The minds behind AI, and the bidding war for it

Craig S Smith

THE WASHINGTON POST – Books on artificial intelligence (AI) fall into two broad categories: the explanatory and the exclamatory. Either they describe the science behind the magical new technology, or they trumpet the way it will change our lives forever. But few take the time to introduce us to the surprisingly small group of colourful characters who created this transformational field.

This is what Cade Metz’s Genius Makers: The Mavericks Who Brought AI to Google, Facebook, and the World sets out to do.

It’s not entirely clear who the genius makers referred to in the title are: the researchers, or the corporate behemoths financing their work, or the AI systems themselves. But the book weaves together all three. In the process, Metz manages to touch on many of the salient controversies swirling around AI without getting bogged down by taking sides. Readers will come away with a clear understanding of how we got to where we are today.

Carving a narrative out of a complex and ever-changing cast of characters, even over the limited period that AI has been around, necessarily involves casualties. People are left out, and contributions are overlooked. But this will bother only those who know the broad outlines of the story already. For everyone else, Genius Makers puts meat on the bones of AI and illuminates many of the most important faces. For those who know the names, the book is filled with enlightening anecdotes that add texture and drama to the story.

Genius Makers opens with Geoffrey Hinton, the Brit turned Canadian who is widely recognised as having played the most critical role in developing deep learning, the branch of AI that is changing the world today. He, more than anyone else, is why “artificial intelligence” has entered our daily lexicon. Hinton is the archetypal academic, tousled, lost in thought, with a wry wit and healthy disrespect for authority. His most striking characteristic is that, because of an old back injury, he almost never sits down.

Metz tells the story of how this unlikely entrepreneur, travelling supine in buses and trains, engineered a bidding war for a company that had no product or employees and was finally sold to Google for USD44 million. That entertaining tale sets the tone for the rest of the book and explains some of its omissions, for this is a story not only about scientists but about the corporate scramble to harness their minds. A seminal figure like Yoshua Bengio, whose work led to advancements in machine translation and won him a share of the 2018 Turing Award, known as the Nobel Prize of computing, plays a peripheral role, for example, because he has remained independent while his fellow Turing Award winners Hinton and Yann LeCun, who went to Facebook, take centre stage.

Among the corporate players, Google is the dominant one, having gotten into the game through Hinton ahead of its rivals Facebook, Microsoft and the Chinese Internet search giant, Baidu. Besides Hinton, Google snatched up Demis Hassabis, a chess prodigy who went on to co-found the company whose AI system beat the world champion player of Go. Metz, who has covered AI for Wired magazine and now the New York Times, was in Korea for that world-shaking event and recounts it with engaging flair, noting that it triggered the race between the United States (US) and China for global dominance in AI.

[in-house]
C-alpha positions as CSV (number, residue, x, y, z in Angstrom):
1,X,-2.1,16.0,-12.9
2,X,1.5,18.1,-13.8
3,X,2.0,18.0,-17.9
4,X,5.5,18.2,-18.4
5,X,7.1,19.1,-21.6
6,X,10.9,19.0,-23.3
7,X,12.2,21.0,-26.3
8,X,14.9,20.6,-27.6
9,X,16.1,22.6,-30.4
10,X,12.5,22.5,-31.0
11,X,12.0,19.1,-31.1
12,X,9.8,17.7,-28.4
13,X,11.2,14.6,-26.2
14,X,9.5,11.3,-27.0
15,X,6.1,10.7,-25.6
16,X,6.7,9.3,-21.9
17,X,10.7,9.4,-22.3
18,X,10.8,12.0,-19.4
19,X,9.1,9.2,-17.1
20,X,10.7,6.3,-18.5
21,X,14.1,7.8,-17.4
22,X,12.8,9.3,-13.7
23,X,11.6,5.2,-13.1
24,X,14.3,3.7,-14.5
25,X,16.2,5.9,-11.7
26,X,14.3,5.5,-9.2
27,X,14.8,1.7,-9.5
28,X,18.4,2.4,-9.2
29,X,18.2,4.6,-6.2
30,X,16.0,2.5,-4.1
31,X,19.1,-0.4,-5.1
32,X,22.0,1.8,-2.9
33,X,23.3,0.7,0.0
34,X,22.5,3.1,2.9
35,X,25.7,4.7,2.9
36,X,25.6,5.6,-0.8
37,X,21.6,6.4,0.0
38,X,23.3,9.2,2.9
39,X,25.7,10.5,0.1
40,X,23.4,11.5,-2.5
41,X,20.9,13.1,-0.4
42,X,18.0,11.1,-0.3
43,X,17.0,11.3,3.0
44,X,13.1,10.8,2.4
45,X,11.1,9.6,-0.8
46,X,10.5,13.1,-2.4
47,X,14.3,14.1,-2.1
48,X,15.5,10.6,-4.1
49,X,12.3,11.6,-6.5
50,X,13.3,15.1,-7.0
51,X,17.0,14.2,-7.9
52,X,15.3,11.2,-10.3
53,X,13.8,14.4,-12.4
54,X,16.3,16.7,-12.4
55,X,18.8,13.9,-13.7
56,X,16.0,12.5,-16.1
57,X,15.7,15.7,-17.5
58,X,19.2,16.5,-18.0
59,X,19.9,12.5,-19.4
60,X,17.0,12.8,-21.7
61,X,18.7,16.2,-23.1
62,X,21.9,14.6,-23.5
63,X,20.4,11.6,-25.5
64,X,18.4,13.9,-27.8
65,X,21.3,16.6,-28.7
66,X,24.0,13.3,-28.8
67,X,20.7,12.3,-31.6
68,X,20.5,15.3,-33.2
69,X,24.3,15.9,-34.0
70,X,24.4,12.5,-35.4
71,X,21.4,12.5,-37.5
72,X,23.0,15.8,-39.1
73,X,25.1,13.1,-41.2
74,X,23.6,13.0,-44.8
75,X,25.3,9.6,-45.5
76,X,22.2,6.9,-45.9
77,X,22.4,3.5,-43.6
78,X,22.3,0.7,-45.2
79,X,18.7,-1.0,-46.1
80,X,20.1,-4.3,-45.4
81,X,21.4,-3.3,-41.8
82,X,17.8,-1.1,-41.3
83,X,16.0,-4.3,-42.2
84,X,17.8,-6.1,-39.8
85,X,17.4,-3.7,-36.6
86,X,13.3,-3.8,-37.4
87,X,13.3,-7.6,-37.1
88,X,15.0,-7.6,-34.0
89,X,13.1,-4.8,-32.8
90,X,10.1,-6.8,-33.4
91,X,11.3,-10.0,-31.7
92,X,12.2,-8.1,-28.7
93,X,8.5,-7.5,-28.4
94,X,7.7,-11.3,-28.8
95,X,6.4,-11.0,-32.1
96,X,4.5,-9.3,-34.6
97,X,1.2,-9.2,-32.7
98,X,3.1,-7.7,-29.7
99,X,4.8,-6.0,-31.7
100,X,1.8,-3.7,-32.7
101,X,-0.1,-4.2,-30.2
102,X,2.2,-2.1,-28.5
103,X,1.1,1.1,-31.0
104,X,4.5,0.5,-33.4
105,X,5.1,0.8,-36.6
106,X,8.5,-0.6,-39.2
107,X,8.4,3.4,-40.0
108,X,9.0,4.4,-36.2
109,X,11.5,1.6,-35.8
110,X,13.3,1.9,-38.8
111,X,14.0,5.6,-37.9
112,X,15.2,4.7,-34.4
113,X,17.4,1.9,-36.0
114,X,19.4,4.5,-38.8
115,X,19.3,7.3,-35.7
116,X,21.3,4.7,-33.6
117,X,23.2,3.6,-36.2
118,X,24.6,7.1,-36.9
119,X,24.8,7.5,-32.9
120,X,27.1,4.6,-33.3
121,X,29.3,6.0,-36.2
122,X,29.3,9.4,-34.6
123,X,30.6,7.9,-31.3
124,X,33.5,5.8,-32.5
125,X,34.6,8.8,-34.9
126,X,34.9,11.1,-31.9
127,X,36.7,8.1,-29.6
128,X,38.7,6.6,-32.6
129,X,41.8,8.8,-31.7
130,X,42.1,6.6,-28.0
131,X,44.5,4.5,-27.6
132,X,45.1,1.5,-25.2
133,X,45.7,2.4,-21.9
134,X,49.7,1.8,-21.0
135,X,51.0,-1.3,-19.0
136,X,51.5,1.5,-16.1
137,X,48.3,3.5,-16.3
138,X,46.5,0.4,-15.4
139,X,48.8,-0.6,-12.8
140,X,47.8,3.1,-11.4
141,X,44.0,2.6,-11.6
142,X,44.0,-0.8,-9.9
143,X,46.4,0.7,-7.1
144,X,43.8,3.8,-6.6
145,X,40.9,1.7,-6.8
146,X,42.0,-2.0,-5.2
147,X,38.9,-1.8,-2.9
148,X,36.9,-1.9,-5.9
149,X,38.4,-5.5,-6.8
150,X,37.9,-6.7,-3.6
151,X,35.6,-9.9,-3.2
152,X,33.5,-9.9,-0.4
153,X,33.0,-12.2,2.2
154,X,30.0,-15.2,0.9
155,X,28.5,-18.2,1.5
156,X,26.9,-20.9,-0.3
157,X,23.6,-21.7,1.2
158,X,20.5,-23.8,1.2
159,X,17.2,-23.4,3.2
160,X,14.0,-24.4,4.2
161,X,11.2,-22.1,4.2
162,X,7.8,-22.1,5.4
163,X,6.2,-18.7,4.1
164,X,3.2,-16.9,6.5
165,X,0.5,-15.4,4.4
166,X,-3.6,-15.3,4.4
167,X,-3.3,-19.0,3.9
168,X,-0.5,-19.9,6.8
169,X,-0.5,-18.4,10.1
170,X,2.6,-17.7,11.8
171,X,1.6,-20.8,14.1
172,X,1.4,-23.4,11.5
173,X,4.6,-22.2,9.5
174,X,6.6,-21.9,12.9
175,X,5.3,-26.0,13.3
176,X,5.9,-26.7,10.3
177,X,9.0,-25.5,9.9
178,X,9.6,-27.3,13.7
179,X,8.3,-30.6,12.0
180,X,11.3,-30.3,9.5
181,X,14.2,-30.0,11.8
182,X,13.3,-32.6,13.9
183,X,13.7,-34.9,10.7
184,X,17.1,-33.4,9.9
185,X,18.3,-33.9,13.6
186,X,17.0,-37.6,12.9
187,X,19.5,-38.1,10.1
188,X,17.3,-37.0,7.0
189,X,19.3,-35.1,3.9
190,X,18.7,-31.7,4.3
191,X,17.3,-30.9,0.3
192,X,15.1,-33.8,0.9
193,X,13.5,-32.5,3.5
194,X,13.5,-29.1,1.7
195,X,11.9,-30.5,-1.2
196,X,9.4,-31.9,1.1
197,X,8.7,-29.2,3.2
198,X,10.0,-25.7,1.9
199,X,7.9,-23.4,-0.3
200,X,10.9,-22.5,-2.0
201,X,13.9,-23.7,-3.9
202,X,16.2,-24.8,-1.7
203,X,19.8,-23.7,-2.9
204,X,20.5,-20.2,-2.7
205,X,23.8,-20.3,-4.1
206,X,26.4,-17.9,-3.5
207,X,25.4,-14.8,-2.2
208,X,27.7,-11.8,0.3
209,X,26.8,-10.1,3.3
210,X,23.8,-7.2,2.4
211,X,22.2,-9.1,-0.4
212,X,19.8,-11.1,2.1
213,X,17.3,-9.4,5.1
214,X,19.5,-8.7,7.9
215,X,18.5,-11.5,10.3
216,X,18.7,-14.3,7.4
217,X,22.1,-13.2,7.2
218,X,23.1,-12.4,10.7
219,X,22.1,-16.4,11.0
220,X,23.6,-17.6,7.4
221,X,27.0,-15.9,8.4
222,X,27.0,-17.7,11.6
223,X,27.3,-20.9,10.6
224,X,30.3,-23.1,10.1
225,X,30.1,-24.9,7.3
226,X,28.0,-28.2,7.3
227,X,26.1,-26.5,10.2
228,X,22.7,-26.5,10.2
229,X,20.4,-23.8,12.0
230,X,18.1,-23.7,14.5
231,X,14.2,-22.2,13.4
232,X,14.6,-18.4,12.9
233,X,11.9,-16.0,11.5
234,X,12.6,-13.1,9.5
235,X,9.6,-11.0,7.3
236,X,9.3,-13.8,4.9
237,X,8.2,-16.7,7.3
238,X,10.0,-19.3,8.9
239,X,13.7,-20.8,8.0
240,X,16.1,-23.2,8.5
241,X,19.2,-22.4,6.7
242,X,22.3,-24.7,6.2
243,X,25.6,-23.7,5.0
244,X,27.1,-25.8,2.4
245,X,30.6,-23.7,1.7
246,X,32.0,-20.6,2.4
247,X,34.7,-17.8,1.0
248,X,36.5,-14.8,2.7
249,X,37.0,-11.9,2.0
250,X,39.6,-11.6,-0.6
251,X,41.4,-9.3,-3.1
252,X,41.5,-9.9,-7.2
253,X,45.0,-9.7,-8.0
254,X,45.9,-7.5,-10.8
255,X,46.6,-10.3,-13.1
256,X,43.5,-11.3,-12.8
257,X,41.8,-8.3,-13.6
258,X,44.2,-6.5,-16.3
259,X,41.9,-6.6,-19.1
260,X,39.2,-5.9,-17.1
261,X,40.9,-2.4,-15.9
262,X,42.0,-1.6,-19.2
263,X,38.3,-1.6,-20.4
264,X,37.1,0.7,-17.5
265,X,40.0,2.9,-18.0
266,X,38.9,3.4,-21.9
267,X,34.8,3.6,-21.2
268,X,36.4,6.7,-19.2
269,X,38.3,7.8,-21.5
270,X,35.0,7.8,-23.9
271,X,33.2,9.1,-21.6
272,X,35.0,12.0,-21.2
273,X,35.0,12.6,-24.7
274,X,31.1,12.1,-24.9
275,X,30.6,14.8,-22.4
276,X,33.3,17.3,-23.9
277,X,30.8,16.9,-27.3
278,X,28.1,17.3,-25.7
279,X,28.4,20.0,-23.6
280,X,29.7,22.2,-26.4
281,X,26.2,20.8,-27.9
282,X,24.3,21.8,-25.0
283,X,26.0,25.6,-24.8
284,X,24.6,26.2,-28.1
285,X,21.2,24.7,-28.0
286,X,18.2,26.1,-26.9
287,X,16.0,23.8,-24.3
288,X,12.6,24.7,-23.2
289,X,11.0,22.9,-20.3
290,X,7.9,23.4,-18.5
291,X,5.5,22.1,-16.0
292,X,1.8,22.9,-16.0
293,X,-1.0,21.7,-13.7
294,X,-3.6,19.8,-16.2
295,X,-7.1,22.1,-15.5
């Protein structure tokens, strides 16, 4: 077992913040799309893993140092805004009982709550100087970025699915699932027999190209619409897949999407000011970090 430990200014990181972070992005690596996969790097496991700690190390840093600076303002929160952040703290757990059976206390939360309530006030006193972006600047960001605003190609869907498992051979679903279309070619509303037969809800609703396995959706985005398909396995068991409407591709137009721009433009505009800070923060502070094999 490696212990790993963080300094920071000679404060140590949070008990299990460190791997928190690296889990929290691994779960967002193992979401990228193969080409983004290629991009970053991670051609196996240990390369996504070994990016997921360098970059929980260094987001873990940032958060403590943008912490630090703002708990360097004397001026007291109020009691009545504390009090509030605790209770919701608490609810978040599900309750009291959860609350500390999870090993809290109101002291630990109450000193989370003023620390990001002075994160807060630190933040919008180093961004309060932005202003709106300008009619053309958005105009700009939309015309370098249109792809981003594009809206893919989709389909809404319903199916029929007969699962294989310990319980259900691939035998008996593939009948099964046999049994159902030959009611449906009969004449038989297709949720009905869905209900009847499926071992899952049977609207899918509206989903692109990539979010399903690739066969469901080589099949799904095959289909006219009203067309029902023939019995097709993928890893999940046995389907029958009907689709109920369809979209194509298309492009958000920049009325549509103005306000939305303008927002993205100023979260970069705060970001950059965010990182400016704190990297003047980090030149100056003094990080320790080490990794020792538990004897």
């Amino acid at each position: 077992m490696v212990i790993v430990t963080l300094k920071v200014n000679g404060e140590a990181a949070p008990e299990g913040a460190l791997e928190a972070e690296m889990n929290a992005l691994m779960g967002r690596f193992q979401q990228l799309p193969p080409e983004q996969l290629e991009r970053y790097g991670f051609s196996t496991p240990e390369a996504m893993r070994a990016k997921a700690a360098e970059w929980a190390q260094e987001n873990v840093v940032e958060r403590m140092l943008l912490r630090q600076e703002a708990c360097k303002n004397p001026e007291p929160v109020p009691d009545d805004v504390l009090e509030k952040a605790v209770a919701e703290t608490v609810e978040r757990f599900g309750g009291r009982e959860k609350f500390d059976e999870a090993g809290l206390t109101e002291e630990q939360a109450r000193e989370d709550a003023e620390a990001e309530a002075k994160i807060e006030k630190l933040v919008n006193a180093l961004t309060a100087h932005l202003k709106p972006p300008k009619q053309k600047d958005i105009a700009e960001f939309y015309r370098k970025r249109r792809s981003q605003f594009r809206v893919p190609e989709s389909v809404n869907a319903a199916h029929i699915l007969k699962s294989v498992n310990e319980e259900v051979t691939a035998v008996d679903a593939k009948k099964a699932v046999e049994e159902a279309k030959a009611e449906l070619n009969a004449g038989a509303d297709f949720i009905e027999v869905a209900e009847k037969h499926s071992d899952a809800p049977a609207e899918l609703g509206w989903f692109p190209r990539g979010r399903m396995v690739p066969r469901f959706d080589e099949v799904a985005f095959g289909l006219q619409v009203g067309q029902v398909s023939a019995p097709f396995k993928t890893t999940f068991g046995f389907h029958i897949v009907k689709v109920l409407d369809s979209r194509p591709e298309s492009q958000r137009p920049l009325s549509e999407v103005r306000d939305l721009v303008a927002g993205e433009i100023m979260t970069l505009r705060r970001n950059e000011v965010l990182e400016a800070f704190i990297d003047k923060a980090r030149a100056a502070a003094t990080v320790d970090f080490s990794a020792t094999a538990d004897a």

Metz was in China for a follow-up match with the country’s national Go champion and gives a wonderful inside look at that event, which garnered far less international attention, in part because the Chinese government blacked out coverage. Eric Schmidt, Google’s chairman at the time, was there, intending to help his company reenter the Chinese market as an AI powerhouse after withdrawing years earlier over censorship and privacy concerns. It turns out, China didn’t need Google’s help. Metz quotes Schmidt later saying that he “did not understand at the time how totally effective” Chinese AI efforts were. Schmidt went on to co-chair the National Security Commission on Artificial Intelligence, whose mission is to advance US AI defence capabilities ahead of China’s.

Genius Makers takes something of a dogleg into the debate over the future of AI, particularly the likelihood of machines surpassing human-level intelligence. This is because several of the main protagonists – Hassabis and his colleagues, in particular – claim superhuman AI as their stated goal. But the debate is personified in the book by Elon Musk and Mark Zuckerberg, neither of whom are AI researchers, with Musk sounding the alarm while Zuckerberg dismisses those fears as Chicken Little hysterics. The more fearful side of the debate has captured the popular imagination and done a disservice to the field as a whole. While intelligent machines may beat humans in many domains, as they already have in game play, the possibility of AI systems developing self-awareness and free will is still the stuff of way-out science fiction.

Metz remains neutral on the debate, but he points out that it doesn’t take self-awareness and free will for AI to wreak havoc. Bias in data sets has already skewed AI decision-making in harmful ways, and Metz foreshadows the growing and potentially dangerous power of AI to fool human perception.

But Genius Makers does an admirable job of staying out of the algorithmic weeds or drifting into hyperbole, the twin sins of most books on AI. Metz tells a story that touches all of our lives today. While there will be many people who will feel left out, the book’s strength is in its portrayals of the personalities behind the science and of the serendipity of scientific discovery.